Supreme Court Pregnancy Discrimination Case: Young v UPS
Young v. United Parcel Service
Docket Number: (12-1226)
Argument: December 3, 2014
Opinion: March 25, 2015
Peggy Young, a former employee of UPS, became pregnant in 2006 and was instructed by her doctor to not lift more than 20 pounds. Her normal duties at UPS, consisting mostly of delivering letters, very rarely required her to lift anything heavier than 20 pounds. However, UPS forced her to take unpaid leave as she was “too much of a liability” and she had to go without her employer-sponsored health insurance while pregnant. Other employees, those with disabilities, people with on-the-job injuries and even employees who had lost their commercial drivers’ licenses as a result of DUI convictions, received “light duty,” which was an accommodation UPS refused to provide Peggy Young.
The case posed the question of whether the UPS violated the Pregnancy Discrimination Act of 1978 (PDA) by forcing Peggy Young to take unpaid leave instead of offering the same accommodations given to other employees. The Court ruled that denying pregnant workers accommodations available to a large percentage of non-pregnant workers can violate the Pregnancy Discrimination Act. The law requires that pregnant women be treated the same as other workers who are “similar in their ability or inability to work.” Peggy Young’s case was sent back to the lower courts – if she can prove UPS denied accommodations given to other employees similar in their ability to work and that UPS’ policies imposed a significant and unjustified burden on pregnant workers, she will win. The Supreme Court also acknowledged that pregnant workers have expanded rights under the Americans with Disabilities Act.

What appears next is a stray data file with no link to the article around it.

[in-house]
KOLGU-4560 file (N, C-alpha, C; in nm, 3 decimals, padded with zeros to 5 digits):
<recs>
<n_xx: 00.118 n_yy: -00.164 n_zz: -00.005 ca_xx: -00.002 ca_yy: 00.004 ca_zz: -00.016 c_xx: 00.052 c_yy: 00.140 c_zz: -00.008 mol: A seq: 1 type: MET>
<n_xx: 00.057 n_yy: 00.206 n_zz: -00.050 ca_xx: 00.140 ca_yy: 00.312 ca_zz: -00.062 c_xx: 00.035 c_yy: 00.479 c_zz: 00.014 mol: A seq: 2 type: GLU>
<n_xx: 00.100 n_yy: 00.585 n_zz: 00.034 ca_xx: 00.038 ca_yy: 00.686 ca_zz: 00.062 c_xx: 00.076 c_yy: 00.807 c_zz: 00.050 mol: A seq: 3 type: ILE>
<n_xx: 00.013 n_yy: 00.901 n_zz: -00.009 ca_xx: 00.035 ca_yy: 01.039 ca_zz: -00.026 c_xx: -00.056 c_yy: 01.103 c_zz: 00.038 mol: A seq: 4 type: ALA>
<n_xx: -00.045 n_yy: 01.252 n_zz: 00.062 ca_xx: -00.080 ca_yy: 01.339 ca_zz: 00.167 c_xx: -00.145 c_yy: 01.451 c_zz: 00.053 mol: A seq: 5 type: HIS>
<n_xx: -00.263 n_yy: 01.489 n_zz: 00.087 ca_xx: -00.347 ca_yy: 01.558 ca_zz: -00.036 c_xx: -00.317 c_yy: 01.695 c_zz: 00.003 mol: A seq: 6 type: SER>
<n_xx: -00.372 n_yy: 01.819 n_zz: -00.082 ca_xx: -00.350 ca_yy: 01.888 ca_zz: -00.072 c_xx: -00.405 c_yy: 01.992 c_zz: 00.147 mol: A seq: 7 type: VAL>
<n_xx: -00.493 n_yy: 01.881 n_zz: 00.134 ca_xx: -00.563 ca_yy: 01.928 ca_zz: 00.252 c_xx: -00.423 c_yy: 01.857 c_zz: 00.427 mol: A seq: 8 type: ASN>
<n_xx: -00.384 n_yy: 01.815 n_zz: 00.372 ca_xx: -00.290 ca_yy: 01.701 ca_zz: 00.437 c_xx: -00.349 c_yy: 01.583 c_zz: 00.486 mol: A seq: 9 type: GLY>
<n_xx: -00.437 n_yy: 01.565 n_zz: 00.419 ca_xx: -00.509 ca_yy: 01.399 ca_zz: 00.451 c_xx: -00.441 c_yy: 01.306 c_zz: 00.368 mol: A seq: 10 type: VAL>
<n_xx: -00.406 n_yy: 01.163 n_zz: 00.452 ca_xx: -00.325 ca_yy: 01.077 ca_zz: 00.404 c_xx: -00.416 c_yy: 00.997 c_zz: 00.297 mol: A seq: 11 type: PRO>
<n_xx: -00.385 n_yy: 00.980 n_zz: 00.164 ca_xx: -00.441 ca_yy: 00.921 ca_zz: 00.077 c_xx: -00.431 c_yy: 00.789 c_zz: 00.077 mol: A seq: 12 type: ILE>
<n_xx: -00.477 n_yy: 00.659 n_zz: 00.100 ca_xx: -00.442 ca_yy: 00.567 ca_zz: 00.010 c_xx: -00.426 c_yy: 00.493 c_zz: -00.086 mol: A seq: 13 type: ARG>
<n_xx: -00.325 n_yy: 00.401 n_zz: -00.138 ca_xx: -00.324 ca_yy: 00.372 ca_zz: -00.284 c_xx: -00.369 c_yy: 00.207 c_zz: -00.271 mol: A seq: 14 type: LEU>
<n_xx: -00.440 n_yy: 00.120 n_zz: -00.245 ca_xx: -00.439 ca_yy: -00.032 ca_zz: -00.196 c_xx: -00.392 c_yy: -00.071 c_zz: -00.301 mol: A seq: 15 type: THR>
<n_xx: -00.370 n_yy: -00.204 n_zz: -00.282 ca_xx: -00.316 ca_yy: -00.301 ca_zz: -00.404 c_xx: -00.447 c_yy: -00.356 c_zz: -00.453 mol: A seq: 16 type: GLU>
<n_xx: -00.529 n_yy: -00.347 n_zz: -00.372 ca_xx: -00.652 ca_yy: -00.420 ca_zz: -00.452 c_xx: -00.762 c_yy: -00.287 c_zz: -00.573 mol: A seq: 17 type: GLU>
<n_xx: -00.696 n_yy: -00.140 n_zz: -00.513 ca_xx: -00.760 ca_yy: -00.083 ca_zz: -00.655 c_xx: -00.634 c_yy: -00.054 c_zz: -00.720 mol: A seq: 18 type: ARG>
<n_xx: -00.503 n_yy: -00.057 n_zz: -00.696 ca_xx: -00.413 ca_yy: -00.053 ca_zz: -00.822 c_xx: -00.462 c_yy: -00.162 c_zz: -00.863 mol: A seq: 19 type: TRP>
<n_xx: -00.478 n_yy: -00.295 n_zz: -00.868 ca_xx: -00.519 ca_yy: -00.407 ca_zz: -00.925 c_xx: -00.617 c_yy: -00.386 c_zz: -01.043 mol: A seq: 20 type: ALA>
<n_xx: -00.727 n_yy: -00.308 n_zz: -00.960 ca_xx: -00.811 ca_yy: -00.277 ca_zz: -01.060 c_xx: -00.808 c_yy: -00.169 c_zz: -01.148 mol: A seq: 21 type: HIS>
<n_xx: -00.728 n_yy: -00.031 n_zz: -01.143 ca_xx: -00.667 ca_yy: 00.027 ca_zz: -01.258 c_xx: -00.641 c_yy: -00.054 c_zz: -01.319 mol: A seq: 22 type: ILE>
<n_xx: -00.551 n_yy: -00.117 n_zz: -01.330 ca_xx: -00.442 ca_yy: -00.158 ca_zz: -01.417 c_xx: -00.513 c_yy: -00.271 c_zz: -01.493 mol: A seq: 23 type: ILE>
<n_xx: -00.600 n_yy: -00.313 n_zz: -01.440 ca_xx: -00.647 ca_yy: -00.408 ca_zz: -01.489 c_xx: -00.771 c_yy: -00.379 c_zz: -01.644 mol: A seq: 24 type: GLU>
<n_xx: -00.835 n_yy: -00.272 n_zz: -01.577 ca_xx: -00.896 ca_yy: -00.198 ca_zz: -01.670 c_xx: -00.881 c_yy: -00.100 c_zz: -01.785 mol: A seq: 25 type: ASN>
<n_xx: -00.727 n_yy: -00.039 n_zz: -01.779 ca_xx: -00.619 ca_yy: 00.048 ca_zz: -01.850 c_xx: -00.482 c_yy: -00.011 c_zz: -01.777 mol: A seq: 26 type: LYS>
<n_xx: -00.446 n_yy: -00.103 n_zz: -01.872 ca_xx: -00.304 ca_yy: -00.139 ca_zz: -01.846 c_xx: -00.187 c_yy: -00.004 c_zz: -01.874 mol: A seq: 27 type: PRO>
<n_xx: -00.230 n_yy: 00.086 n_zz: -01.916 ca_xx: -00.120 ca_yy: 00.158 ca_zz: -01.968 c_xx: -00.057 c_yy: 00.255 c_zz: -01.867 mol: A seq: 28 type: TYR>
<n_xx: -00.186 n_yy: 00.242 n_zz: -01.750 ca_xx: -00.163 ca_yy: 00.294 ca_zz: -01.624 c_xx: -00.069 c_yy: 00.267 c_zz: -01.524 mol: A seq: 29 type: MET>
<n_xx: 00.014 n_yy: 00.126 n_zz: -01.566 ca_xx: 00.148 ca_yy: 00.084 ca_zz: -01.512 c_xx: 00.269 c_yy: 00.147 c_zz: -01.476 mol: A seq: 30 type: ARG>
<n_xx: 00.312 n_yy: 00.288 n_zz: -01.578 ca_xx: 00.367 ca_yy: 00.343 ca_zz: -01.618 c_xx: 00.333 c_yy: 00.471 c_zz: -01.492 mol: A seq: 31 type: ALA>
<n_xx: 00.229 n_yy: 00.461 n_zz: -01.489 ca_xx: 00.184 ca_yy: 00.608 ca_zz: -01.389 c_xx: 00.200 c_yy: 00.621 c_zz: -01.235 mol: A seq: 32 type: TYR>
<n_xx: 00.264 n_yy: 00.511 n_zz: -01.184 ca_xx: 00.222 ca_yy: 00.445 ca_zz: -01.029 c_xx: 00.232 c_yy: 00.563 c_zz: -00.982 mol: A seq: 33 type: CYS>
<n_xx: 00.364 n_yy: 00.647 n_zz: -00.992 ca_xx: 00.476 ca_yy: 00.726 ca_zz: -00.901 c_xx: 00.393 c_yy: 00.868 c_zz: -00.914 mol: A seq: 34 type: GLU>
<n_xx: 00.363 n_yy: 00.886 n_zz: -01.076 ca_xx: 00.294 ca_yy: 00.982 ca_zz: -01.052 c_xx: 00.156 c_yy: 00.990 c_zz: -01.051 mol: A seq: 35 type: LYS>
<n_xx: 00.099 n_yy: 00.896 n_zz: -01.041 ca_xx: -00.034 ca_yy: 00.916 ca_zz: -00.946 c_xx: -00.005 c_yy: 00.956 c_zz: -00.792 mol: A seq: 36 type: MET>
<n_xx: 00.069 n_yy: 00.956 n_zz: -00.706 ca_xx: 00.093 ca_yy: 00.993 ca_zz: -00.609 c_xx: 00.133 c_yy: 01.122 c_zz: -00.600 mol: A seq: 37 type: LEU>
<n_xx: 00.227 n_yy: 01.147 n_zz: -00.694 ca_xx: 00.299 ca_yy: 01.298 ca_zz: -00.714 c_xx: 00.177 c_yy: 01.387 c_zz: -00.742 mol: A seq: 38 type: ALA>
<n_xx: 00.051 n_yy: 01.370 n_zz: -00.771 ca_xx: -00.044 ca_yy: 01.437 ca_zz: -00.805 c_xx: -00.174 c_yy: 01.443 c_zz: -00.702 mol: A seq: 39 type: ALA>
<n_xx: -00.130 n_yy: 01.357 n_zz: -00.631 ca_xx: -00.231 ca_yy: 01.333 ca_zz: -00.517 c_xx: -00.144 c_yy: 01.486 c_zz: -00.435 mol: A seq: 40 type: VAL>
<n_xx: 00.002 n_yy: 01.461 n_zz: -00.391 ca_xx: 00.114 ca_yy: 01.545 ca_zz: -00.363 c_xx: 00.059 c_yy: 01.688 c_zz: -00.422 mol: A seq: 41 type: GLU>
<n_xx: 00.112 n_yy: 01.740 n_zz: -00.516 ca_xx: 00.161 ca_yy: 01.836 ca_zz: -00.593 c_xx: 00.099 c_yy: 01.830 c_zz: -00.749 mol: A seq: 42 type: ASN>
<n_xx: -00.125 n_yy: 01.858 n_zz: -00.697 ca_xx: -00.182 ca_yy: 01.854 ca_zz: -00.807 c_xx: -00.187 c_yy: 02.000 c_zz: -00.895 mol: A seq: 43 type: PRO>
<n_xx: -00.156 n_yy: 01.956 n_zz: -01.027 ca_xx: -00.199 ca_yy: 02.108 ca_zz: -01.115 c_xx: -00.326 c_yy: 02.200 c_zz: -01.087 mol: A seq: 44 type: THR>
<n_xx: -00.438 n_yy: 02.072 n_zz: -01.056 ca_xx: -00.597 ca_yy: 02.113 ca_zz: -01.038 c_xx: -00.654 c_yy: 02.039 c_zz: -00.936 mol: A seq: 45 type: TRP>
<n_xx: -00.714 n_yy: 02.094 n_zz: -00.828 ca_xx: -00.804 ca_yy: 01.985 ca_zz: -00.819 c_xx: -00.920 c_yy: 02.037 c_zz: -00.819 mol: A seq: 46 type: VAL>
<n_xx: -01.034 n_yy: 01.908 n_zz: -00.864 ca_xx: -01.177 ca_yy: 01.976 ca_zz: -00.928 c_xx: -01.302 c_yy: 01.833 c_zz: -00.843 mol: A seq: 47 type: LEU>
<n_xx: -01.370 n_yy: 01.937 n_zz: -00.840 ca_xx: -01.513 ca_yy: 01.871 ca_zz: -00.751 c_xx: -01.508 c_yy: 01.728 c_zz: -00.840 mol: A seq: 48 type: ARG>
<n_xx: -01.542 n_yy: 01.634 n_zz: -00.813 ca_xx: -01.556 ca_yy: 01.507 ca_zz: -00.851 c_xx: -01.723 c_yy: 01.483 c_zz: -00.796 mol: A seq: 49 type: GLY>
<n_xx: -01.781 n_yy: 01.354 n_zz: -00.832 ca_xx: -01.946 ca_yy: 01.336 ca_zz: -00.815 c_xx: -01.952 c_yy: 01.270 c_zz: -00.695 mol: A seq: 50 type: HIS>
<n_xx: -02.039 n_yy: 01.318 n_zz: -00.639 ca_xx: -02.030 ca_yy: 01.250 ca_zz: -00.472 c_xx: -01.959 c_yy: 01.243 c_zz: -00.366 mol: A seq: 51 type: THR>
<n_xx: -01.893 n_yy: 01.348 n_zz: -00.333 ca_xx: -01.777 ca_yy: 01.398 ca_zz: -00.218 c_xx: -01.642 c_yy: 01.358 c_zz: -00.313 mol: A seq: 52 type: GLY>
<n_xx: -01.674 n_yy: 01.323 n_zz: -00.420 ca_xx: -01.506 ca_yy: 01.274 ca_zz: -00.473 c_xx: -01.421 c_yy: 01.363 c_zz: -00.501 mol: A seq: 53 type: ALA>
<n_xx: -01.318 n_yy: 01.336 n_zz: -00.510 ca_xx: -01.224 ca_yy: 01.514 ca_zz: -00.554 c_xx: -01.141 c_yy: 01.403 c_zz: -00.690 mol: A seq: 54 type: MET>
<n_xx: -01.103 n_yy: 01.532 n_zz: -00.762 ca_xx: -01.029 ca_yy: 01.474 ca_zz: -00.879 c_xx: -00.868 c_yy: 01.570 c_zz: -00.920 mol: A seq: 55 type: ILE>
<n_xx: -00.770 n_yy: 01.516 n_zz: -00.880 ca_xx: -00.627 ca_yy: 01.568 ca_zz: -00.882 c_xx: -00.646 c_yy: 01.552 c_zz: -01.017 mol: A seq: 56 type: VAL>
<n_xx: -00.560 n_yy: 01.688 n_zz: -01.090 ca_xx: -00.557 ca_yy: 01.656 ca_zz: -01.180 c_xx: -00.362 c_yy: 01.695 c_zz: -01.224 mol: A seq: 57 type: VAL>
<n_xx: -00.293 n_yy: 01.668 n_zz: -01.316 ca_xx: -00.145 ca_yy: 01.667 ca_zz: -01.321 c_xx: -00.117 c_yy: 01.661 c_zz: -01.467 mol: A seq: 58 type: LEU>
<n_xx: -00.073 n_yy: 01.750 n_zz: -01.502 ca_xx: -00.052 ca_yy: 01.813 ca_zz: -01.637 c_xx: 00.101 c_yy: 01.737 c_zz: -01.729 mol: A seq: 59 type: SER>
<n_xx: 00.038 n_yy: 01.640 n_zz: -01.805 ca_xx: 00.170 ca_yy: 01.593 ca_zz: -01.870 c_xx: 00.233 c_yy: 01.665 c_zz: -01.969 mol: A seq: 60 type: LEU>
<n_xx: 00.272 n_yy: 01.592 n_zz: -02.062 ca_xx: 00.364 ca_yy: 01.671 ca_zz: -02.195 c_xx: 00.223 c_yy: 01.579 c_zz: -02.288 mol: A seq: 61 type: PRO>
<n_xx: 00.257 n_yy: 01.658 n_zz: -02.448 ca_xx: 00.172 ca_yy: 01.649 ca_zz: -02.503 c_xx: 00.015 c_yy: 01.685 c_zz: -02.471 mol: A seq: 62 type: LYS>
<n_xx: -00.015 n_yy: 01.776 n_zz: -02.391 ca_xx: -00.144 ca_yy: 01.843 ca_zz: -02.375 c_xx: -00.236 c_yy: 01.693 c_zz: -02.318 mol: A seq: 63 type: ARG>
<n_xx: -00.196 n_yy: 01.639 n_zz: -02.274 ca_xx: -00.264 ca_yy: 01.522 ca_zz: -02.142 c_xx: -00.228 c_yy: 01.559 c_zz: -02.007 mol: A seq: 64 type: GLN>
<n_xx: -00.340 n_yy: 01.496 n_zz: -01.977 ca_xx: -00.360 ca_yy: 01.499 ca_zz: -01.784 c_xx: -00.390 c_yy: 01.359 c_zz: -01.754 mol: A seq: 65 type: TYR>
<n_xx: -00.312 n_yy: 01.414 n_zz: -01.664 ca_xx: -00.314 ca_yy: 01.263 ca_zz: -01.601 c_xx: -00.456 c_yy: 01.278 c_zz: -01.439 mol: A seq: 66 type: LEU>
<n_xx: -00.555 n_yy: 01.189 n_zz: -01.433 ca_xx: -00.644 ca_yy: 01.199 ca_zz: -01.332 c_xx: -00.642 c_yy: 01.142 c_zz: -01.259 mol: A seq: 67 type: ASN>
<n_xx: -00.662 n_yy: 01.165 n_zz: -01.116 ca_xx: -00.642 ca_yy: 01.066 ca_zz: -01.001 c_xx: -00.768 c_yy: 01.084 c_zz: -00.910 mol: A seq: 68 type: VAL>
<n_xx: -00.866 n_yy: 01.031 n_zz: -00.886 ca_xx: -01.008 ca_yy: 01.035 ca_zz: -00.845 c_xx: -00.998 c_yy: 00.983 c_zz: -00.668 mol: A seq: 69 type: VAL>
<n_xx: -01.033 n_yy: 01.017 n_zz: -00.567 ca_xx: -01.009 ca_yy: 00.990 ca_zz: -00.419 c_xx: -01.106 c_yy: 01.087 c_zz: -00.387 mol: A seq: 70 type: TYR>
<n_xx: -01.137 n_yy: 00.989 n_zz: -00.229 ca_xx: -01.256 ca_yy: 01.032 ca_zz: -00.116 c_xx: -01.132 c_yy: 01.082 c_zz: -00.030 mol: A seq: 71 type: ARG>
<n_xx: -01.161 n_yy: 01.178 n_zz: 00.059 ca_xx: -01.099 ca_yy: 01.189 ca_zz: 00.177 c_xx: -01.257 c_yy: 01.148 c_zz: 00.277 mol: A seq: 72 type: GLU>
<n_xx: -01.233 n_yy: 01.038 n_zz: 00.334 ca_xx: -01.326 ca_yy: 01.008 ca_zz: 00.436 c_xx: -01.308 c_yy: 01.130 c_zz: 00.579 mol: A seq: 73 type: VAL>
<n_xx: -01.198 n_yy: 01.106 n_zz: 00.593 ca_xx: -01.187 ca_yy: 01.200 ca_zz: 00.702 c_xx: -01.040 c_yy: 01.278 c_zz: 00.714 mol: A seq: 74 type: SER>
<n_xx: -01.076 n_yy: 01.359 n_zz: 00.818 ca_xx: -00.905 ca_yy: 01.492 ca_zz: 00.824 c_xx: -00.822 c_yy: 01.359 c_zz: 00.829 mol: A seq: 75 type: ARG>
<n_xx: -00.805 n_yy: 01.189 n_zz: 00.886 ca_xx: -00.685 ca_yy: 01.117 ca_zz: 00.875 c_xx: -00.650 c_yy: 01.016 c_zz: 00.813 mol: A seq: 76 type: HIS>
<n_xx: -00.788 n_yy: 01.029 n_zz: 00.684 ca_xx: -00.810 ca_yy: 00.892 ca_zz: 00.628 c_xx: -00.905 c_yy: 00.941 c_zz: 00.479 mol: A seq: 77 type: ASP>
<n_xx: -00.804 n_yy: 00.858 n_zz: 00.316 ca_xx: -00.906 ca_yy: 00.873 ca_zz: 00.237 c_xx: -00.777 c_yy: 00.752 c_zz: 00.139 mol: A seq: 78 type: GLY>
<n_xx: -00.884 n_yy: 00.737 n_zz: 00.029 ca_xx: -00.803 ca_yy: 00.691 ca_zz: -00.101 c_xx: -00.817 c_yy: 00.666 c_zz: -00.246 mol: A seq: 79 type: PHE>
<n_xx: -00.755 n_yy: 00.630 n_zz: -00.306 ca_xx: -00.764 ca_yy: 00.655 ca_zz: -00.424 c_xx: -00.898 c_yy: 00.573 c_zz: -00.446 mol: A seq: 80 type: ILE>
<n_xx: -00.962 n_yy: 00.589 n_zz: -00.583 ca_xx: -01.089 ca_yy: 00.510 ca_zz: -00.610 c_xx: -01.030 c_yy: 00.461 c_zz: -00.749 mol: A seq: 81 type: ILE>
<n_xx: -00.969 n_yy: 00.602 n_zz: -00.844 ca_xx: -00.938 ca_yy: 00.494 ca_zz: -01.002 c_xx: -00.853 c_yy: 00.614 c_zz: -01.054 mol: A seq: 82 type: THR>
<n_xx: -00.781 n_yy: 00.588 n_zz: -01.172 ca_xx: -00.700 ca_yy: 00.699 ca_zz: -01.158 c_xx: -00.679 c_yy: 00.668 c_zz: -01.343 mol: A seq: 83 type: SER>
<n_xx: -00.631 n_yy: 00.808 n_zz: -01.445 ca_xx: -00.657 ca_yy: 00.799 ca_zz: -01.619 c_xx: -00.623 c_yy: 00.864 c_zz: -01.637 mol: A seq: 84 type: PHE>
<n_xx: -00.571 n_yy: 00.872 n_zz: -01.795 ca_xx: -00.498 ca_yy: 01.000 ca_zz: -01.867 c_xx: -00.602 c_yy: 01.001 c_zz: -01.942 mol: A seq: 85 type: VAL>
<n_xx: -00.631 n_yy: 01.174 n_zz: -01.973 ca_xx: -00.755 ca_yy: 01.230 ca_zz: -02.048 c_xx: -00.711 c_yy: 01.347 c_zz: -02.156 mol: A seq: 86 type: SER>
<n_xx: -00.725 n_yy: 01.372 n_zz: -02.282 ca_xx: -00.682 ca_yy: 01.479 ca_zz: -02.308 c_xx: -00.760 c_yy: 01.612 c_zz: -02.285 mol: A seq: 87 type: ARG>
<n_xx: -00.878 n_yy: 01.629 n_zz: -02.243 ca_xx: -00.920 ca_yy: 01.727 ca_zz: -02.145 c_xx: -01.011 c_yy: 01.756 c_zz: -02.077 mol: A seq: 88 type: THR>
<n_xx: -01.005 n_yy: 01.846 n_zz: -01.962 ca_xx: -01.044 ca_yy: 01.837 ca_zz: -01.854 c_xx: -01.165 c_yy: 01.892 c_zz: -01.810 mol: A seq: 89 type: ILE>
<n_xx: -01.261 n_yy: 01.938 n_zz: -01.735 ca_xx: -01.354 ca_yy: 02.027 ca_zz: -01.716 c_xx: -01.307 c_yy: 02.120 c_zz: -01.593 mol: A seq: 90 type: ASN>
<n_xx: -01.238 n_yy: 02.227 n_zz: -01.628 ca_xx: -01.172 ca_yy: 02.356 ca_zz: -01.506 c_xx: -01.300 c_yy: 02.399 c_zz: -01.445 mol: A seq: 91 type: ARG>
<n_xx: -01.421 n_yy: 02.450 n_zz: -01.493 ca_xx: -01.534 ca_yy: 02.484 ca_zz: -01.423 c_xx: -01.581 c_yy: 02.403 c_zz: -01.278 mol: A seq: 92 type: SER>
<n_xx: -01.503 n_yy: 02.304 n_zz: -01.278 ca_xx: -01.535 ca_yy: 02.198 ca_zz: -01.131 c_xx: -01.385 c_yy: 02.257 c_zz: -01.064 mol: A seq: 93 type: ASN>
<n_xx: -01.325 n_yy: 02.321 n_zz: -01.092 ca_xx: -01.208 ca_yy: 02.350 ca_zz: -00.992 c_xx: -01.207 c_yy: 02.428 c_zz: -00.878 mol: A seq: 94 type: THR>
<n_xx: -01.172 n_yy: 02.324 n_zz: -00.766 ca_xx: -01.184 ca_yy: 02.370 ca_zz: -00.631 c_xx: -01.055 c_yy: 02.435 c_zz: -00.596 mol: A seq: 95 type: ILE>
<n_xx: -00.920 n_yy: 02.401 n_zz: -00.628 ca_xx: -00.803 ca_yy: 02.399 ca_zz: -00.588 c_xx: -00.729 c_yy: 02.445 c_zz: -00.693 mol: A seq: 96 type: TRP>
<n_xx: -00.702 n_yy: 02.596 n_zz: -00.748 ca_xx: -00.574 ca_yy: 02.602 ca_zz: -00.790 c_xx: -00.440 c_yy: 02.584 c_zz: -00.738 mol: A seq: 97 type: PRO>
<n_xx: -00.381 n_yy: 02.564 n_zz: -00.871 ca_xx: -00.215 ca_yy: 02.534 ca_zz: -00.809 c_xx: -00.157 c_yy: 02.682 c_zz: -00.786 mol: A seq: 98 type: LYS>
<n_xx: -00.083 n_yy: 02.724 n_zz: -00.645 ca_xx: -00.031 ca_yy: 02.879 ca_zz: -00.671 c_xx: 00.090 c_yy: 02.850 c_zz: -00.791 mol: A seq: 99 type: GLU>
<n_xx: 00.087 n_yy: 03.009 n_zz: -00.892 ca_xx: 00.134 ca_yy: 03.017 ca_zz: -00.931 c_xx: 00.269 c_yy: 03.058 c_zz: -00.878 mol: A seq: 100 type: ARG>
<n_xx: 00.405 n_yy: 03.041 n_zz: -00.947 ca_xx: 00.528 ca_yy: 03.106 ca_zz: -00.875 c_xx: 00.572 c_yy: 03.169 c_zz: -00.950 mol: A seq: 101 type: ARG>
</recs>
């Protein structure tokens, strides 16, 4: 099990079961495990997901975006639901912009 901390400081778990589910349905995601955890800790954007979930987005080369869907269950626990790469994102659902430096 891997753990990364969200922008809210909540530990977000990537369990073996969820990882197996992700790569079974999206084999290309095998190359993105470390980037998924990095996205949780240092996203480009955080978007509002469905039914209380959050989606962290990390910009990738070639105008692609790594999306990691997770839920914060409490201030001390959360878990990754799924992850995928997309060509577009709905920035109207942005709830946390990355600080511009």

The case did not solve the problems of pregnant workers who do not have the power of knowing about the accommodation policies in their workplaces. The Court failed to define what constitutes a large-percentage of workers and failed to state whether the employer had to be already accommodating a large percentage of non-pregnant workers or had policies that could potentially accommodate a large percentage of non-pregnant workers.
Measures to protect pregnant women in the workplace are necessary. It is estimated that 75 percent of women currently entering the workforce will become pregnant while they are employed. Additionally, 41 percent of families with children rely on the mother as the primary breadwinner. In denying a pregnant woman income and employment-sponsored health insurance during a time when she needs them most, society is undermining the health of women and equality for women in the workplace.
An answer to the lingering problems with pregnancy discrimination, unsolved by the Supreme Court decision, is the Pregnant Workers Fairness Act (S. 942/H.R. 1975 – 113th Congress). This piece of legislation would prohibit employers from forcing pregnant employees from taking leave and instead provide a reasonable accommodation.
NOW Foundation joined an amicus brief for this case.